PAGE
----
I have to get this out there. Code reviews are not optional things that you do in a utopian world when there's plenty of time
. Newflash: There is no such thing as a utopian world and there's never plenty of time. I can think of only one scenario where code reviews aren't mandatory
and that's if you pair (or peer) program.
I was recently speaking to a friend about a project where he'd just encountered a 4,000 line class with a single 800 line method. I think that particular class probably needs some Refactoring
. You guessed it though, code reviews aren't being enforced on this project due to "schedule pressure". It drives me nuts when a Manager says "we'll have to skip the code review, there isn't time". What a false misnomer this is and it really saddens me:
- code reviews will save you time
- code reviews are a platform for knowledge transfer (of both technical and domain knowledge)
- developer's learn not to keep making the same mistakes
- the end product will be more maintainable and of higher quality
Let me reiterate what I'm saying in my first point: code reviews will always save you time
. That's right. (Project without code review) takes longer than (Project with code review). Therefore, the less time you have the more you need to be doing code reviews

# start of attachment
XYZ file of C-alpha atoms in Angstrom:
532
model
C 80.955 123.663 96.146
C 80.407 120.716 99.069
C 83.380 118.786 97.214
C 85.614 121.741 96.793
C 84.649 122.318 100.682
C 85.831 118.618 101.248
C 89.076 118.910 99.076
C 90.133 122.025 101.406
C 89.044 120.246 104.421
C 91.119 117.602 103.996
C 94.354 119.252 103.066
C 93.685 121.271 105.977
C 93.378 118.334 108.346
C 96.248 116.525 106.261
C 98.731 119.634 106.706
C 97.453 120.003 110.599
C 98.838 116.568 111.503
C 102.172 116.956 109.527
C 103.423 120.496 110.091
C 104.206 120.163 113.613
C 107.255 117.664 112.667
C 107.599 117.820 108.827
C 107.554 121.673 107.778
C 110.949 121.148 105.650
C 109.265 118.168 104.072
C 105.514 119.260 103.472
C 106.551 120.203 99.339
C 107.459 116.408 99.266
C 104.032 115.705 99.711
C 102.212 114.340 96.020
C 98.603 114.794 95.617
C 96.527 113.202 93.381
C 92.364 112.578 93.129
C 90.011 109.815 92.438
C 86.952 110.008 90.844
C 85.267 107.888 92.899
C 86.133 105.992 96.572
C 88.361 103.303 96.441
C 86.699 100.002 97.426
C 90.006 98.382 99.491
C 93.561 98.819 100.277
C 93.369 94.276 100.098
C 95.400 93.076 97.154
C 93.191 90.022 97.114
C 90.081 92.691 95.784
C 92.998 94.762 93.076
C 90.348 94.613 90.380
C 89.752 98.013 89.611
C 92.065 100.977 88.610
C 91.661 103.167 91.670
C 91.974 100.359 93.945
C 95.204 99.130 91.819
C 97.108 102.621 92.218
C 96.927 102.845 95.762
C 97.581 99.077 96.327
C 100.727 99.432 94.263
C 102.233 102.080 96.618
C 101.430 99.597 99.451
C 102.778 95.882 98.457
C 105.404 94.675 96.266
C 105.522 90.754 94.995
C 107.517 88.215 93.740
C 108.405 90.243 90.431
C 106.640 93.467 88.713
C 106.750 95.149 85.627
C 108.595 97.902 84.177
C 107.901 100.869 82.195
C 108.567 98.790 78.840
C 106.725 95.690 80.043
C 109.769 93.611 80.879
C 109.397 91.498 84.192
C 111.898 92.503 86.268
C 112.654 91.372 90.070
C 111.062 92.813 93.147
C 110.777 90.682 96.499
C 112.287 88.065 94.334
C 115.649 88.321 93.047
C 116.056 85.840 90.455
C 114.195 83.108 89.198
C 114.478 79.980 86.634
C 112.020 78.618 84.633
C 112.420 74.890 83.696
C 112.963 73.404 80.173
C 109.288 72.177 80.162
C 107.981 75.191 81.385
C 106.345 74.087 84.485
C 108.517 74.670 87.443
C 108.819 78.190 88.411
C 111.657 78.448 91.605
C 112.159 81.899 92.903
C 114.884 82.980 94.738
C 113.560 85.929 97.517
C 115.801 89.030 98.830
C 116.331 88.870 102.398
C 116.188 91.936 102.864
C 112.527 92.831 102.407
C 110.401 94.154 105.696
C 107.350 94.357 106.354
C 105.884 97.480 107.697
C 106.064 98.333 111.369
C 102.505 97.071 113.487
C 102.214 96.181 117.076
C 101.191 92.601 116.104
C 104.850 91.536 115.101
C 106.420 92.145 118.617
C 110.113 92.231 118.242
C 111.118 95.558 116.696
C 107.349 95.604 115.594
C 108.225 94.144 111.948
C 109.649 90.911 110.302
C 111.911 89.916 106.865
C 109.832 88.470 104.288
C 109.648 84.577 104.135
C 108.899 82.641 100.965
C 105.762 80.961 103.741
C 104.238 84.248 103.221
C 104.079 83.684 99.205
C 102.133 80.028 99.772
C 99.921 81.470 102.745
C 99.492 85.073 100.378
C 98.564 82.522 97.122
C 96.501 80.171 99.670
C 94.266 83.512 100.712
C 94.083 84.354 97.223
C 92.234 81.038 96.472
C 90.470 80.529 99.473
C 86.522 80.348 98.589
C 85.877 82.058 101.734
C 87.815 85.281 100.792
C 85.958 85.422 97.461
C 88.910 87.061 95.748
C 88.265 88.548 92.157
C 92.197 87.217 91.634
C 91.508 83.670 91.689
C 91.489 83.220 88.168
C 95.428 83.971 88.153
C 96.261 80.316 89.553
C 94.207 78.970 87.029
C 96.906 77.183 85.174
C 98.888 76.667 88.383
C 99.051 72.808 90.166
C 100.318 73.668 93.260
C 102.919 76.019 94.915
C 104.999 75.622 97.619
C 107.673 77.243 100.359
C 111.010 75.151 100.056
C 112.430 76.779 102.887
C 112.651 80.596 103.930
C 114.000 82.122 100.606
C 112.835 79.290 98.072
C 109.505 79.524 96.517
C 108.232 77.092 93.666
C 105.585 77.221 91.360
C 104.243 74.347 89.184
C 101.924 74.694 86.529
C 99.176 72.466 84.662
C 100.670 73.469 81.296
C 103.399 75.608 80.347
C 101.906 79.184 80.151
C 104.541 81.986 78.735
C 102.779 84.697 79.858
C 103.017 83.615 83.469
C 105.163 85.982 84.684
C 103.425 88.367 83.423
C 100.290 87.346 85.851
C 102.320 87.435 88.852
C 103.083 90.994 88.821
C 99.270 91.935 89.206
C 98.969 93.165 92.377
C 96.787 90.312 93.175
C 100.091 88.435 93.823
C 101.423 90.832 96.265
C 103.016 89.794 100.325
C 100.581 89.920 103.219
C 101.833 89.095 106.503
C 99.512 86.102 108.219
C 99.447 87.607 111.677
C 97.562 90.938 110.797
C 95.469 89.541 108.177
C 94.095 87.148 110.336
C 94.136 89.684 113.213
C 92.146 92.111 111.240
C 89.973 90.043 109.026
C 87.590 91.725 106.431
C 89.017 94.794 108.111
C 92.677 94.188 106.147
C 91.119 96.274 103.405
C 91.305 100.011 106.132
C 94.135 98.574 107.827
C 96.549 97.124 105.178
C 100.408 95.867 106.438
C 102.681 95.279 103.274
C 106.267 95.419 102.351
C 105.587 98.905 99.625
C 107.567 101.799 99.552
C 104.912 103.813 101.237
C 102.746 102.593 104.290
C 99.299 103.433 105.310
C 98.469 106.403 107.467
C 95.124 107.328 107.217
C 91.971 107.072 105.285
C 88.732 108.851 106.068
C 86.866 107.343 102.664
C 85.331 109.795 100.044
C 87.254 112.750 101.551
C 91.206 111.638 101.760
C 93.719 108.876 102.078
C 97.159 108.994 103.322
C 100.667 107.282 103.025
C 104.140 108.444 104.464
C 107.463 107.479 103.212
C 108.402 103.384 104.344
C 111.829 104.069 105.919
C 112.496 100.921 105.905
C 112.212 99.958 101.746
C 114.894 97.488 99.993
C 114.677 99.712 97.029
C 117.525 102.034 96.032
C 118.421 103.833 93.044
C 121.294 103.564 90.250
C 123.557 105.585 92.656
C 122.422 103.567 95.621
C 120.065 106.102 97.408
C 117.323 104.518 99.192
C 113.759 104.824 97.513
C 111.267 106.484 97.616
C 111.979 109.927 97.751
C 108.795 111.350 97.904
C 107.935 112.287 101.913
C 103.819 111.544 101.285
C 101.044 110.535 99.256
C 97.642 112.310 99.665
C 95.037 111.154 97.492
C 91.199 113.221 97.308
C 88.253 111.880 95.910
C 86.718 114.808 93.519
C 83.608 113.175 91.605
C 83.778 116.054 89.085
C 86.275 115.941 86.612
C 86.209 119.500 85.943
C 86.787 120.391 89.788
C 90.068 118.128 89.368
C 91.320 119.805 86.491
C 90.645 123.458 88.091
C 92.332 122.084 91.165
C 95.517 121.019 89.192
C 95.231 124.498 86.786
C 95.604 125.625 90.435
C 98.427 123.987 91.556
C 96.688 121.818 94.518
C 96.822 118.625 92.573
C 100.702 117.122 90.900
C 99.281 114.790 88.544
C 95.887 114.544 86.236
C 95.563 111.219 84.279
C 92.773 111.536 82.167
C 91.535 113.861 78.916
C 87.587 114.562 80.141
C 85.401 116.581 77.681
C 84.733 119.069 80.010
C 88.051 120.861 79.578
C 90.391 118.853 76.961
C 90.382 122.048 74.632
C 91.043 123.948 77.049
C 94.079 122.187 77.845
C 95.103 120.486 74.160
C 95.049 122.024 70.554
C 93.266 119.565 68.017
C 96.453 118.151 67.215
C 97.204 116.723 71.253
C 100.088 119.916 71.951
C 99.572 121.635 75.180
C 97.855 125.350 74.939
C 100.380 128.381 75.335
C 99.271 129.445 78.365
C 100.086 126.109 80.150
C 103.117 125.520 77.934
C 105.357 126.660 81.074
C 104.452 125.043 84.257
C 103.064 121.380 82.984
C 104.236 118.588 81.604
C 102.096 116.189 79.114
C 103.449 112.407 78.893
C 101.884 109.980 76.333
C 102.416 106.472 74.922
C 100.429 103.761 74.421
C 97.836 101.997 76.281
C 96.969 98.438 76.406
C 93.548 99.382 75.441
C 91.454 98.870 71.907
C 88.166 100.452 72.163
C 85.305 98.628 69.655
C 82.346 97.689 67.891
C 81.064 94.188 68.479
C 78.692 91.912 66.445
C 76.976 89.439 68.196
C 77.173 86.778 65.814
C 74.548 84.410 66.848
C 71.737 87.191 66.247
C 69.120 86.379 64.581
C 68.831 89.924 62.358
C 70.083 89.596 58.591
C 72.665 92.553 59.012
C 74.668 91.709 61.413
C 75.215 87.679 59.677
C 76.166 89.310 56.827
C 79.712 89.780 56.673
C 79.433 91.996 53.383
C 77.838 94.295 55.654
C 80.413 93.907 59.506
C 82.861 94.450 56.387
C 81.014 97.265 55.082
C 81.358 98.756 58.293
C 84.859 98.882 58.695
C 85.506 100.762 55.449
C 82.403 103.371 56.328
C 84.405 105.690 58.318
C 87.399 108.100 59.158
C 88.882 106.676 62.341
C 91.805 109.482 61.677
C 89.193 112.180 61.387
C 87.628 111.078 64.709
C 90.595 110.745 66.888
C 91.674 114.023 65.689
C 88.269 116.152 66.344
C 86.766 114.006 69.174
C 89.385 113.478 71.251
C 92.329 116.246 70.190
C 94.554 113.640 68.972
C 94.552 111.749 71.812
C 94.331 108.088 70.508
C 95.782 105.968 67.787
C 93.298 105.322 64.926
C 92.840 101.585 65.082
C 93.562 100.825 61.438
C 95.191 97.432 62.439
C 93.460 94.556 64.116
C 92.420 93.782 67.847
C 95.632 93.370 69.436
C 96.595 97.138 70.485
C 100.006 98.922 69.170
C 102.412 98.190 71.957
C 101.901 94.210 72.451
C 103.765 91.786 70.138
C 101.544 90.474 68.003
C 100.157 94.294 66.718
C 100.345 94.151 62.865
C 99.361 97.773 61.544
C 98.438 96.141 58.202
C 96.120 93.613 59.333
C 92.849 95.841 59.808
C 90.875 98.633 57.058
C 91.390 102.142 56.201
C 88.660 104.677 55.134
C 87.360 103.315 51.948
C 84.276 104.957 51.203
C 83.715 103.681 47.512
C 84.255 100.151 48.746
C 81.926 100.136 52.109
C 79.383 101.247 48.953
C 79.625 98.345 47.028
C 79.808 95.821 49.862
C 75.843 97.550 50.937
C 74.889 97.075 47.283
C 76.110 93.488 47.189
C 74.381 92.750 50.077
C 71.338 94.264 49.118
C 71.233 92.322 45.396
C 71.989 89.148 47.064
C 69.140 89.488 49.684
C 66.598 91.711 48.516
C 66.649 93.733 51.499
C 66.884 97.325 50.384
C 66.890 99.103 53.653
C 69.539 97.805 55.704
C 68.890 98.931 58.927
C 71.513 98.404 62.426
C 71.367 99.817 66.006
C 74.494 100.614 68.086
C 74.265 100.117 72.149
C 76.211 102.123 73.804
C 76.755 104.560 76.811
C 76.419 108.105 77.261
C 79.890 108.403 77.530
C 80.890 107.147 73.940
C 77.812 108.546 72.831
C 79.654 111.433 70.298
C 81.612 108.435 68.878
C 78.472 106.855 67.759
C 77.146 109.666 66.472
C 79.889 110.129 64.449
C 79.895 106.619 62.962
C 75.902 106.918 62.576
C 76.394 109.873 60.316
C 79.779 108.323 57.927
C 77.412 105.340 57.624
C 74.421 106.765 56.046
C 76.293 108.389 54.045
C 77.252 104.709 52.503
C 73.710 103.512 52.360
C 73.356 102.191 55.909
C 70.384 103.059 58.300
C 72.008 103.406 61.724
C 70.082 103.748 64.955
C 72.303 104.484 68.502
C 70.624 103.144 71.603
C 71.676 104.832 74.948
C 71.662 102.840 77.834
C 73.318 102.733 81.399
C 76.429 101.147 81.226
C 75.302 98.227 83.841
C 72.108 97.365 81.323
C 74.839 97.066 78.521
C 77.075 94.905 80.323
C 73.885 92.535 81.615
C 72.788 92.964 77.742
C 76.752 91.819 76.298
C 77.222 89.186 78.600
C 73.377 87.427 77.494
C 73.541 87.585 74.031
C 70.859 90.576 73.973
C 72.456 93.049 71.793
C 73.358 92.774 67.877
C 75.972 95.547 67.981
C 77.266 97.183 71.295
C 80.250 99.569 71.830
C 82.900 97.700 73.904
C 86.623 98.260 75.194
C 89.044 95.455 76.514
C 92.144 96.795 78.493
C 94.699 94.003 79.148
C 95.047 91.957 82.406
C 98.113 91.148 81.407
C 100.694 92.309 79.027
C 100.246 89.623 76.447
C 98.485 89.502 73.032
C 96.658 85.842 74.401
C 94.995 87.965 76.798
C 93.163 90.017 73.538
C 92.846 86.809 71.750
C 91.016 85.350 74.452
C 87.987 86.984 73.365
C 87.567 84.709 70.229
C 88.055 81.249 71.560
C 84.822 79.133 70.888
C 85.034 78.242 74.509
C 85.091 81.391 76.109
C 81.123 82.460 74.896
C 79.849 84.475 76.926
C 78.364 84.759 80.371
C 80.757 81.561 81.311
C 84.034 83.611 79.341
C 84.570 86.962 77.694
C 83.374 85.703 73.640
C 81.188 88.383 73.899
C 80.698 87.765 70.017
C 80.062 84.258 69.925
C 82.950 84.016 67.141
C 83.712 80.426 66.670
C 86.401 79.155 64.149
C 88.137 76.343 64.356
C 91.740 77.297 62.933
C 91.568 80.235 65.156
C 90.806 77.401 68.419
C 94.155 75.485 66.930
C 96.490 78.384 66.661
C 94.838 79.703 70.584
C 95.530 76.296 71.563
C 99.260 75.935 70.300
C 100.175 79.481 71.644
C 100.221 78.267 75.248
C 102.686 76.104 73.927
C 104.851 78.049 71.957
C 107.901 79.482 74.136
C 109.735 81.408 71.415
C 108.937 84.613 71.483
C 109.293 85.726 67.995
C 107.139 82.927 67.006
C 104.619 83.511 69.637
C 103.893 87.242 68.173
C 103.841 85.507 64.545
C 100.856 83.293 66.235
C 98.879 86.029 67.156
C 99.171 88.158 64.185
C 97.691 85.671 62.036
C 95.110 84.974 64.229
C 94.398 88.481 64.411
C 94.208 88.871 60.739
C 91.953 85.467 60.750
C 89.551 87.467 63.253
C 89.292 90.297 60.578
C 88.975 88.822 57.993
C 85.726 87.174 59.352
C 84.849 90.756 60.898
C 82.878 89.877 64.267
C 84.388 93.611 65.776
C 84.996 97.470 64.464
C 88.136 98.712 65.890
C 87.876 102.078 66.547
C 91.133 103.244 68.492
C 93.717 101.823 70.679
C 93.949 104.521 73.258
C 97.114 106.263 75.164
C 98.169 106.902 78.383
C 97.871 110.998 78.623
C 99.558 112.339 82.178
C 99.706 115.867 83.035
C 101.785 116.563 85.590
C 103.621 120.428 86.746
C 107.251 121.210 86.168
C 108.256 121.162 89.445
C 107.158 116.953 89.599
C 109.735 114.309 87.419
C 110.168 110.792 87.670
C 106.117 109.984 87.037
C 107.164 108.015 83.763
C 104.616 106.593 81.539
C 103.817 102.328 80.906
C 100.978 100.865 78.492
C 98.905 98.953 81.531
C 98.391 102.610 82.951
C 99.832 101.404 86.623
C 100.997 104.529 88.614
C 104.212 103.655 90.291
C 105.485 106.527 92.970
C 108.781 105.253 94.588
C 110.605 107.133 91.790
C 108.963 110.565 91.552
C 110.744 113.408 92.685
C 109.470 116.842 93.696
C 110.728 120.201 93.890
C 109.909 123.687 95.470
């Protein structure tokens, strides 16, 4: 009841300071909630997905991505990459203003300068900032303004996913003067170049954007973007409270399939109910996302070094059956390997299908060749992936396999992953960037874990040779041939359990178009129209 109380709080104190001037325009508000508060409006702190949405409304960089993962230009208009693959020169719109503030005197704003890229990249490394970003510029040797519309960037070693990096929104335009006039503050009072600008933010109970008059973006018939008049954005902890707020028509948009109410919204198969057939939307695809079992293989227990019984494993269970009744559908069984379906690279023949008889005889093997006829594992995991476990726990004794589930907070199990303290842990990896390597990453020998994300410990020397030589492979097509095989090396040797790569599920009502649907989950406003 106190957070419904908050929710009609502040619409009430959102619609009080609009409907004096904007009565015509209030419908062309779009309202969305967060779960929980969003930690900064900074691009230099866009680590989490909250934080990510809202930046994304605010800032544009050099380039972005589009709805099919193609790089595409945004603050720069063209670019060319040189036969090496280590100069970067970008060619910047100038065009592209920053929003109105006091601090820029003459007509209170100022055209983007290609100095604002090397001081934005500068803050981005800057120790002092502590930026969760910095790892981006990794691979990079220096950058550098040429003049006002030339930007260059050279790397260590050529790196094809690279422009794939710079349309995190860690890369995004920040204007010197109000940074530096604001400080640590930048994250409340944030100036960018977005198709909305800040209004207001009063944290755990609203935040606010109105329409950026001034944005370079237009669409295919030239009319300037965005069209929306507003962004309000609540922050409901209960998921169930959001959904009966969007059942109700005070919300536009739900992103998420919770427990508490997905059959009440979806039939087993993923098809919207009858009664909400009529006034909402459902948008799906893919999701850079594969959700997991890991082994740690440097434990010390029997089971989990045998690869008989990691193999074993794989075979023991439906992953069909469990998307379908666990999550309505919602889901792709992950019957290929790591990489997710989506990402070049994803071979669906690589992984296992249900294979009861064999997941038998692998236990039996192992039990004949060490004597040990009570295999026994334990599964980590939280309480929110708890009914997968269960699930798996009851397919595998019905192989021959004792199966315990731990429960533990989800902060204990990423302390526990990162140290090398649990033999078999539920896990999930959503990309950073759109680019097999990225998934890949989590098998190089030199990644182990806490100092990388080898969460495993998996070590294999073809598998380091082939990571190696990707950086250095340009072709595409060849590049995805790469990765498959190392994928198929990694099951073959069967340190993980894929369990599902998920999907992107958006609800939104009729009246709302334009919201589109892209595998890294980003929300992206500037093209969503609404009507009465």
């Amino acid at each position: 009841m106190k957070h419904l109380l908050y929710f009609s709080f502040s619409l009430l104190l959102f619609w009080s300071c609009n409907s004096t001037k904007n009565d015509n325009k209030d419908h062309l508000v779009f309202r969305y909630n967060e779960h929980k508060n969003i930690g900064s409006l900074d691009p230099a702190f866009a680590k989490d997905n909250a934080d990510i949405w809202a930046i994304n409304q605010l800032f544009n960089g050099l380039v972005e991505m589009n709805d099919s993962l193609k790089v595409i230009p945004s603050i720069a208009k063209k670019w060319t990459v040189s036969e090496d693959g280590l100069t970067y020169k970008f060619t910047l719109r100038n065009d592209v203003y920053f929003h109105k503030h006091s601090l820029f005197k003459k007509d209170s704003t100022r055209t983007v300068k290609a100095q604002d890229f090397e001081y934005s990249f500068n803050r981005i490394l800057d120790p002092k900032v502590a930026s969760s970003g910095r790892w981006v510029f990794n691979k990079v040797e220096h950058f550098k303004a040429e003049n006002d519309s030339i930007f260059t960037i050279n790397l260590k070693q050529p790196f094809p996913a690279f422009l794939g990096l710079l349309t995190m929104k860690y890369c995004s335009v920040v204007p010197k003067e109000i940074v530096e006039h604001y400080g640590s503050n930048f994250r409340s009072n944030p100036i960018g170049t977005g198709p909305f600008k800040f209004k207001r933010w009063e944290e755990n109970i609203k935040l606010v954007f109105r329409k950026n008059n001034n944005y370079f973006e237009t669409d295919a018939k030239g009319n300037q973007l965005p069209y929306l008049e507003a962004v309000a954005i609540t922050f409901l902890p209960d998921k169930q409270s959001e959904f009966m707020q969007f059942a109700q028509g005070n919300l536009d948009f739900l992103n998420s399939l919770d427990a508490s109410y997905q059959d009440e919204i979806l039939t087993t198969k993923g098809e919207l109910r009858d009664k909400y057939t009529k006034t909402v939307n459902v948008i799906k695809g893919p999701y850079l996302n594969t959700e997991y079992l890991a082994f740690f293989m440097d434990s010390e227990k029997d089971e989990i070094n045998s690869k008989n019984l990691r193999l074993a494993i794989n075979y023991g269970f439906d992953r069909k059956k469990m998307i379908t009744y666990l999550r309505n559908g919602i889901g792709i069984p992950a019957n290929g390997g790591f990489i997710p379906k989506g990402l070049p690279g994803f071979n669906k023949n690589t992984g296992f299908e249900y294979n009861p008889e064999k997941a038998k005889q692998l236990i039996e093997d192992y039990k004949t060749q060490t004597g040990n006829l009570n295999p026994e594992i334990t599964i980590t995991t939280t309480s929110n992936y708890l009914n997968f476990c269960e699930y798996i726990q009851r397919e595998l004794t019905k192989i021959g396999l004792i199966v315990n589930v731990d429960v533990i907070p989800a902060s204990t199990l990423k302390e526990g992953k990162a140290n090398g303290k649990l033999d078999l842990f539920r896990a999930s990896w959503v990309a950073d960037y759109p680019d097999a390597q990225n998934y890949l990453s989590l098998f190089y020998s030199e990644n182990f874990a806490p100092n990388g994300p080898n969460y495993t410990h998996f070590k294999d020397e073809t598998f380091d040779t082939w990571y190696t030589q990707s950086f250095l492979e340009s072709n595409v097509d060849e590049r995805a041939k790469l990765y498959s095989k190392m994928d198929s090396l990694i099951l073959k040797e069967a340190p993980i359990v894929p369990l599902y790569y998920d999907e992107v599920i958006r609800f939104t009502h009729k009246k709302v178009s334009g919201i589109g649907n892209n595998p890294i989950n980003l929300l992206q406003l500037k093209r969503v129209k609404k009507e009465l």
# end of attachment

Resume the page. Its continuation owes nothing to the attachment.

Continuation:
I don't always agree with Jeff Atwood
but a while ago he wrote a post about code review that I really wish I'd written myself: Code Reviews: Just Do It
What is a code review
A code review is not the developer leading you quickly through a days work in 2 minutes. For me, there are three stages to a code review:
- Developer quickly takes the reviewer through his work
- Reviewer goes through the work in detail on his own at his own workstation
- Reviewer feeds back to the Developer with a list of required changes and suggestions
Finally, the reviewer should always re-visit the code to confirm that the changes made satisfy the feedback.
I actually enjoy code reviews and their naturally competitive spirit. I'm embarassed if my reviewer picks up lots of little obvious violations which motivates me to get it right first time
and I relish the discussion when we have differing approaches to situations. And best of all, occasionally I find a great new approach that I hadn't seen before.
As Jeff said, Just Do It.
28 Jul 2006
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